Monday, February 16, 2015

The Anti-Crack Date

The Anti-Crack Date

Many of you who have read this blog for any time will no doubt take exception to my relentless attacks on the “crack heads,” those in the dating world who seek teen-like exuberant highs from their mid-life love interests.

“Of course I want to feel that excitement, Lex! That’s why I got divorced. Because the marriage was same-old, same-old every damn day and I just couldn’t take it anymore. I needed to feel vital and wanted and loved again!” And you know what it feels like to be loved and wanted, because, well, you already did this once back in your teens and twenties.

Ah hem.

My response is twofold.

First, are you really looking for the same thing today that you were looking for at age 19? Second, do you think that hormone levels, both yours and your mate's, played any role in driving the feeling of exuberance earlier in life? Is sex still the same driving force today that it was back then? If so, more power to you. You’ll probably need to look for a man in his late teens or early twenties to satisfy you. Should you fall short with younger men, perhaps find an older man on one of those performance enhancing drugs, if you know what I mean. :  )

Meanwhile, you have me.

You’ll have to trust me that all my plumbing still works. My inner teen can be summoned at the right time. But sex is no longer priority #1. . . at least not all the time. I don’t think about it every 15 seconds like I did at age 15. What turns me on today is someone who remains young despite what life has thrown at them. Someone who has found their inner beauty, an inner peace. Someone who is comfortable enough in their own skin just to hang, just to be.

What does this mean?

Let me give you an example.

A couple weeks back, I had one date with Sarandon II and another date with Sarandon III. Hockey Mom  (Sarandon I) and I also traded a few emails. I can’t criticize Hockey Mom. I still like her despite the odd ending. Nonetheless, our relationship followed the pattern of crack addiction I’ve outlined before. Feverish messaging followed by “I can’t get enough of this person” intimacy. Sarandon II was probably headed in the same direction.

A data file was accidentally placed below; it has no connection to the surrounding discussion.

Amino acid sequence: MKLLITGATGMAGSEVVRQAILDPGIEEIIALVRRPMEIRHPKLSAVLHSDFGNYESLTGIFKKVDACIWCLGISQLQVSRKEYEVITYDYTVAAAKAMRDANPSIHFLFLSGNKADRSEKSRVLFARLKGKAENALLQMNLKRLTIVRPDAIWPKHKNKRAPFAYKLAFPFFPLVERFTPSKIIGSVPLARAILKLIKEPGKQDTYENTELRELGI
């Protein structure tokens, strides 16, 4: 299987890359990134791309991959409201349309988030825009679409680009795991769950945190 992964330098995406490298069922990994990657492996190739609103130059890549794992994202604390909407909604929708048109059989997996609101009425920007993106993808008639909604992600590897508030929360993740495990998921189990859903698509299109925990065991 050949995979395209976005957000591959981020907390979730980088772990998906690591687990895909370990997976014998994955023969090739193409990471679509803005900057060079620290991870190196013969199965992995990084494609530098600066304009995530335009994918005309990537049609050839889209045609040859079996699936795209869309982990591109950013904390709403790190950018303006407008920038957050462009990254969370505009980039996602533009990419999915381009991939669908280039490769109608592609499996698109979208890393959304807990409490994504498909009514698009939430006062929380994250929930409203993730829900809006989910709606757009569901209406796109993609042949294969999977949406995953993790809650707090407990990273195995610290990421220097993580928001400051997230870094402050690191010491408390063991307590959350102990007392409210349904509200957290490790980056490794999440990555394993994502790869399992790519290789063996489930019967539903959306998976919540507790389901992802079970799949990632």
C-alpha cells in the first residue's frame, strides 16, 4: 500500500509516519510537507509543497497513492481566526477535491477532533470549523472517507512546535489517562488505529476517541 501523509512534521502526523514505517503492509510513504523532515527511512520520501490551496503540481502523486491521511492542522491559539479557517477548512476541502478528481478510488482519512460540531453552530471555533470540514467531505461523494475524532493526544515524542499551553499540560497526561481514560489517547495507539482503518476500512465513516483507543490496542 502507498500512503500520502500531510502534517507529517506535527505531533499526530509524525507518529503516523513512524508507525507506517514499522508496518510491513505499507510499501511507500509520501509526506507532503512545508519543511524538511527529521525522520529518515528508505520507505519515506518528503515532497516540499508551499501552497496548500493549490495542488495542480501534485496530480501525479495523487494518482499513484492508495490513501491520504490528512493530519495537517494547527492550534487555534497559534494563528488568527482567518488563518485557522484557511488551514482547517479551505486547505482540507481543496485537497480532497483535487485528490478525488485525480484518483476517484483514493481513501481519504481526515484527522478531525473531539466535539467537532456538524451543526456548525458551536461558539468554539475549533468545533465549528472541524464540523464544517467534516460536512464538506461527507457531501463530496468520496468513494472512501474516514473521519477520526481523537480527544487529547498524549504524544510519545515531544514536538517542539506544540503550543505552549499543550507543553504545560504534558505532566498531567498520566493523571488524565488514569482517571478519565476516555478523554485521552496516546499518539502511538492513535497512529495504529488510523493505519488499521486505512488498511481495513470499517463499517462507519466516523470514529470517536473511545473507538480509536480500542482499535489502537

Which brings me to Sarandon III.

Any time I come across an empty nester, I quickly disclose that I have two young children so as to give the empty nester a chance to run for the exits. I made this disclosure to Sarandon III, and she responded by saying she hoped to meet them some day. Hmm. Then I told her I traveled a lot and was in the process of moving. When this failed to make an impression on her, I dropped my final bombshell and told her I was newly divorced. How’s that going? She asked.

Double hmm.

“None of this worries you?”

“No, why should it.”

So we meet on date #1. Twice during our two-hour date, neither of us had anything to say, and instead of saying something, we both just smiled. This would have been a death knell for countless others in our situation. But not for Sarandon III and me. We scheduled date #2, which went even better, and we have two more dates scheduled for this week.

My point is you need to reconsider what you want from middle-age dating. You need to dial back the expectations and put your life in perspective. Do you want something hot and passionate that is likely to be short-lived (because humans just aren’t capable of sustaining the intensity, especially at mid-life)? Or do you want to something longer lasting? If the latter, it requires a different mentality, a different approach.  You’re gonna need to think of dating as a process. You’re gonna need to hunker down and forget about “searching for chemistry” on date #1. Forget about comparing the in-person passion on date #1 to your pre-date texting frenzy. What you need to do is put your brain into the on position and see if you are comfortable with the person you are meeting on date #1, comfortable enough to see if things progress on dates #2 and #3. It’s the subsequent dates that matter.

Date #1 is just an introduction, a chance to confirm that the other person is roughly the same person depicted in their online profile. Any attempt to come to some quick and easy “thumbs up” or “thumbs down” decision on date #1 will simply result in you writing off many-a-good candidate to be your next mate.

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